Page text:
Even though journalists of all genders face online harassment, it is important to consider the gendered aspects of the phenomenon. As stated by the International Federation of Journalists: ‘The virtual world is an extension of daily reality, with its discrimination, inequities and marginalization. Women tend to be subjected to similar treatment in the digital space, where too they have to struggle for access and to exercise their right to freedom of expression.’ Furthermore, taking online harassment seriously is imperative, as in some cases it may ‘spill into the real world’ and lead to physical violence. 20 percent of women journalists who participated in the 2020 UNESCO-IFCJ survey reported to have been attacked offline in connection with online violence they had experienced.
Learn moreWhat Online Harassment Tells Us About Our Newsrooms: From Individuals to Institutions, report by Women’s Media Centre
Resource guide: Safety of female journalistsOSCE publised a resource guide on the safety of female journalists provides a series of proposed actions for ten key stakeholder groups to address gender-based online abuse of journalists. The Guide identifies a concrete way forward, and provides a list of useful resources and examples of existing measures and good practices.
Safety training for women journalists
Below you can find an overview of safety training resources that are specifically for women journalists.
Know your trolls – IWMF
An online course on online harassment developed by the IWMF, digital security experts, journalists, and online education experts. The goal of this course is to help journalists identify the abuse they are receiving online and who may be behind it as well as offer some key strategies that may help journalists to be better prepared.
Keep it private – IWMF
An online course on online harassment developed by the International Women’s Media Foundation, digital security experts, journalists, and online education experts. The goal of this course is to get journalists thinking about privacy and the information they share online. Journalists face the difficult task of needing to have an online presence while trying to protect themselves from being harassed and attacked online. This course will provide them with practical tips on how to better protect themselves and their families.
Digital Hygiene Course – TrollBusters
This online course by Trollbusters contains 16 lessons on how to combat online harassment, which each take 5-10 minutes to complete.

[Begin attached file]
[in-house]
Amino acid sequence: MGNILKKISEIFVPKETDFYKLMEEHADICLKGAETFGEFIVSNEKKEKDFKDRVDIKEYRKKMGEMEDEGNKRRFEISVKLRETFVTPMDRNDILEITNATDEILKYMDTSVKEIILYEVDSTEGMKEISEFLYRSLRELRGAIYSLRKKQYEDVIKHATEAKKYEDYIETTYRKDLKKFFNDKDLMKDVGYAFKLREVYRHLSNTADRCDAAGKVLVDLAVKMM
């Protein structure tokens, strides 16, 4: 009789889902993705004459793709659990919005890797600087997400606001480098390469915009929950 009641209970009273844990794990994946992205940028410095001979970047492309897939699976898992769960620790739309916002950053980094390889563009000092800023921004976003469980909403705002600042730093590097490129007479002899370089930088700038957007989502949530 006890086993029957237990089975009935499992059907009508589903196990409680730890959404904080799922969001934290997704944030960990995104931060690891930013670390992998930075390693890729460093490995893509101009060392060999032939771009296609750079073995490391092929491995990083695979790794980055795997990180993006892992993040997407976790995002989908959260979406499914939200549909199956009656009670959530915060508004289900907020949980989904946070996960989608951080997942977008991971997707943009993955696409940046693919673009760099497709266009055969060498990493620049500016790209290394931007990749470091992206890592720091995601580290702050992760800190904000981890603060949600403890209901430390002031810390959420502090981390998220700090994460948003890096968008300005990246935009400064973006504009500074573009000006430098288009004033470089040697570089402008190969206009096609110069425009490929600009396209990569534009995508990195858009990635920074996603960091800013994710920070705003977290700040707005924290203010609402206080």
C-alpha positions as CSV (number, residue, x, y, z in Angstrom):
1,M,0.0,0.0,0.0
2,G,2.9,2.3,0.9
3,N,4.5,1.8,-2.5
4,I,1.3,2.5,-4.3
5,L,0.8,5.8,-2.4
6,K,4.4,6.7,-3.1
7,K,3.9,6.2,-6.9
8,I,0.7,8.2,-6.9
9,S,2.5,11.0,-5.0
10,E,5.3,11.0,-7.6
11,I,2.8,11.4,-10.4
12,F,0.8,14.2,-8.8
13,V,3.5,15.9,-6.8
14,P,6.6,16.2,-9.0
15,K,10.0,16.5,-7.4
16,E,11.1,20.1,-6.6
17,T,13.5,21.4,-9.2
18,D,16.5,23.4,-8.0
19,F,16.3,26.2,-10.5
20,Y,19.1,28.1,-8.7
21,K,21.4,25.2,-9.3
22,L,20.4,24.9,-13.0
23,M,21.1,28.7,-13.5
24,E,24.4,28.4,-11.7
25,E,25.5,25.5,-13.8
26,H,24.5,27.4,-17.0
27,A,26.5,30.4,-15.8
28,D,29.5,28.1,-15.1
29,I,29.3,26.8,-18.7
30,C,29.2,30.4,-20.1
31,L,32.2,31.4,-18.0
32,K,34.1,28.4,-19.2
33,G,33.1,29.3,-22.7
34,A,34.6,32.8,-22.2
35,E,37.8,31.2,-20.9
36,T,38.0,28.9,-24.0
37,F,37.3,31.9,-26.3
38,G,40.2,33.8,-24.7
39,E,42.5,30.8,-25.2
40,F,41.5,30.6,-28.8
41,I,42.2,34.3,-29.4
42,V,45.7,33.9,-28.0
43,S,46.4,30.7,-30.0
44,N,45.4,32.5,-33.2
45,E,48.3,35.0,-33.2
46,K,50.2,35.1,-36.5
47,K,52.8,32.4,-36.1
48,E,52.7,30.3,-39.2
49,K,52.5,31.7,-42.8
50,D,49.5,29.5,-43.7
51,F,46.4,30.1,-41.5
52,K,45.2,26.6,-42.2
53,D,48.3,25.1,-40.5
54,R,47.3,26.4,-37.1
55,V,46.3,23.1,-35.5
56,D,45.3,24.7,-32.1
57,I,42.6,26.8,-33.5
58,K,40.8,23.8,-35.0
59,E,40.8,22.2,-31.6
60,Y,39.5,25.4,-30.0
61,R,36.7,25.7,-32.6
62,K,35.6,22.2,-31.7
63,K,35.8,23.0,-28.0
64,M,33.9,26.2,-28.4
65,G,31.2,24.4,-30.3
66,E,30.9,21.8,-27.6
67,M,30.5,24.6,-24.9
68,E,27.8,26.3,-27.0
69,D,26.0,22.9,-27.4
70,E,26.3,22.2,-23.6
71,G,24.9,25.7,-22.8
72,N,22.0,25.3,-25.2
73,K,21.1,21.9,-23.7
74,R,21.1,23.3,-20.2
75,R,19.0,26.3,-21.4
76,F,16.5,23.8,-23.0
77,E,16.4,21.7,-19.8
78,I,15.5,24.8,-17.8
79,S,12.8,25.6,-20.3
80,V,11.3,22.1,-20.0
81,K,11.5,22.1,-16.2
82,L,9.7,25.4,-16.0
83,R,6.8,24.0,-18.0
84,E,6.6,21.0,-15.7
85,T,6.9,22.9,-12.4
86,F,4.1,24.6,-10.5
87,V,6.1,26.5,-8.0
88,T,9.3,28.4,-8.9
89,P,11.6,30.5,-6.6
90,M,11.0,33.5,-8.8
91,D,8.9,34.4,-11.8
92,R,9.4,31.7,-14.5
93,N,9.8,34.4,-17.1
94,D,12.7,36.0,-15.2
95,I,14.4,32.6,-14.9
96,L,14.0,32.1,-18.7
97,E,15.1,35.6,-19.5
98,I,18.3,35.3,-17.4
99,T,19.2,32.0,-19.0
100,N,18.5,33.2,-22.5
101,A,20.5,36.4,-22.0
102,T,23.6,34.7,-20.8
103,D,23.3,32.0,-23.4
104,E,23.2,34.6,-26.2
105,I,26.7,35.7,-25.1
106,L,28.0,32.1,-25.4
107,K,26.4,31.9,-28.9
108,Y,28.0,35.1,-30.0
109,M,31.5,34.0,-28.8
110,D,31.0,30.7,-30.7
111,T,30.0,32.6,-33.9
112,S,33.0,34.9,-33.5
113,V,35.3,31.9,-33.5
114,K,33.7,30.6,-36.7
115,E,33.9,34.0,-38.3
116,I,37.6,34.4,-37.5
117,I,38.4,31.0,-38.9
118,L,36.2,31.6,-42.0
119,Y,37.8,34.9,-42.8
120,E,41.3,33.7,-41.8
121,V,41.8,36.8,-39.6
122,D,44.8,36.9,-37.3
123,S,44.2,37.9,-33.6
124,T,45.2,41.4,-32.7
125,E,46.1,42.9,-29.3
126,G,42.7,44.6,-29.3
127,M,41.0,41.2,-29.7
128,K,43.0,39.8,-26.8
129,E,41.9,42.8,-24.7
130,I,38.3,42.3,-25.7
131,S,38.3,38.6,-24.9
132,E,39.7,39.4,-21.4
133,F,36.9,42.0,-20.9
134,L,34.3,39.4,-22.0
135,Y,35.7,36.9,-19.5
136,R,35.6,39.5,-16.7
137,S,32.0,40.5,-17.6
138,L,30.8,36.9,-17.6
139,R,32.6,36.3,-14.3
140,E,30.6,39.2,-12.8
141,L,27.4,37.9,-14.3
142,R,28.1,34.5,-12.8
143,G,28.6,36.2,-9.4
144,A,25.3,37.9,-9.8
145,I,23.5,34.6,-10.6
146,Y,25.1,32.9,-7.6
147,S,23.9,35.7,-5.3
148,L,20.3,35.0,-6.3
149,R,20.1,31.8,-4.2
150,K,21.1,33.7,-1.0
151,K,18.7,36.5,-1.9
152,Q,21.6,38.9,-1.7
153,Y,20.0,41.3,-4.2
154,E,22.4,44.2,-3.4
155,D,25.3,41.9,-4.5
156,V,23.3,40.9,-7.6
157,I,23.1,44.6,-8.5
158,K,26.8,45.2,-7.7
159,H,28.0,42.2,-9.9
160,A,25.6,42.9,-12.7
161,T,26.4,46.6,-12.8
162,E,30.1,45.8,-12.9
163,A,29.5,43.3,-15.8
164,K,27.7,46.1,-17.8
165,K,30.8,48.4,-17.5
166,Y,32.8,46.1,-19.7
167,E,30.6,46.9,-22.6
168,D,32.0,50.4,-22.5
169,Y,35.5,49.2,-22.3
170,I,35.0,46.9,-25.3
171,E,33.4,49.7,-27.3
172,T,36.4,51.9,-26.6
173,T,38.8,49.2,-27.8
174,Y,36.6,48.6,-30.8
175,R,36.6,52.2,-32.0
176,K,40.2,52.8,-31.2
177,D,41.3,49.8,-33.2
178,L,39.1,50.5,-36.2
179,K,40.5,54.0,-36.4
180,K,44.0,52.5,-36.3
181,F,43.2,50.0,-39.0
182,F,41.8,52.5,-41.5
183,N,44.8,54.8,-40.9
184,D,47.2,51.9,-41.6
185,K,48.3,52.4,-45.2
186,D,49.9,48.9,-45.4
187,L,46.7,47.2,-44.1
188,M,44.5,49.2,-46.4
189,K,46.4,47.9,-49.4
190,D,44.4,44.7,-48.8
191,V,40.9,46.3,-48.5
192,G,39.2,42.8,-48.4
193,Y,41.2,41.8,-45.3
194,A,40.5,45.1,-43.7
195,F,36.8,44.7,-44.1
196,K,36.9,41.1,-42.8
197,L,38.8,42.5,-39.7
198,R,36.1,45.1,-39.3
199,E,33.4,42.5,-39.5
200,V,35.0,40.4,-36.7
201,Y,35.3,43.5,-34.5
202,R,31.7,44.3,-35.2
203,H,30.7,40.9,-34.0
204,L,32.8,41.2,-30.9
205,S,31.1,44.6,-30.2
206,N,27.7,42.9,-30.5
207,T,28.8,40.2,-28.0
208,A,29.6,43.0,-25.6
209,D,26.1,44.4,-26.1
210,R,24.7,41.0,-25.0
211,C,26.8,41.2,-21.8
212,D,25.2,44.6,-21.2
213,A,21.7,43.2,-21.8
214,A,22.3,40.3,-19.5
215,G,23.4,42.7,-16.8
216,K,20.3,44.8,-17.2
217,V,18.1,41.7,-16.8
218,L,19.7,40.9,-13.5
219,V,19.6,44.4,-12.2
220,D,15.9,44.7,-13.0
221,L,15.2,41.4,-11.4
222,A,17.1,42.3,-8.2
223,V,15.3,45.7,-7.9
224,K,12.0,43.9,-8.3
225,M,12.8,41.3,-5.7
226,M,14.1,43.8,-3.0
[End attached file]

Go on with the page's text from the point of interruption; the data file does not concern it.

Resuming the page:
HEFAT Training – IWMF & ACOS Alliance
This training covers emergency first aid, digital security, self defense, hotel security/personal security, civil unrest/demonstrations, situational awareness, emotional care, kidnapping/navigating checkpoints, and reaction under gunfire.
- Organisation: International Women’s Media Foundation (IWMF) & ACOS Alliance
- When: 2014 – present (ongoing)
- Duration: 4 days
- Target group: Women journalists (over 480 journalists have participated so far)
- More information
Female Safety Training – INSI
Tailored courses on working in hostile environments to address the specific challenges faced by women journalists in their own countries.
Helplines and support networks
HeartMob by Hollaback! is an online community with the goal of reducing trauma for people being harassed online by giving them the immediate support they need. HeartMob users can document their harassment and make it public if desired, and then choose how they want bystanders to support them, take action, or intervene.
Vita Activa works as a helpline and a solutions laboratory for women journalists, activists and women’s rights defenders who are facing online violence and want to change the ways they face and combat perpetrators and attacks. Responders trained in psychological first aid, conflict resolution and strategic thinking work with women journalists who have faced harassment to build solutions tailored to their cases.
In Pakistan, the Digital Rights Foundation started a safety network for women journalists, as well as an anti-harassment hotline. Their campaign Hamara Internet aims to empower women and girls to thrive in digital spaces and learn to defend themselves in an increasingly Internet-connected world.
The Coalition for Women in Journalism documents targeting or attacks on women journalists worldwide.
JSafe is an app created by The Donald W. Reynolds Journalism Institute to help female and other marginalized journalists fight against harassment, bullying and assault. Users can document incidents by uploading the attacker’s email or social media handles. The journalists can also request a follow up for resources from the Coalition for Women in Journalism.
ECPMF’s Women’s Reporting Point aims to deepen a gender-specific aspect of the safety of journalists and encourages women media workers to report it if they are subjected to harassment or they witness it in their journalistic work. Reports received are given priority, treated confidentially and are only handled by women staff.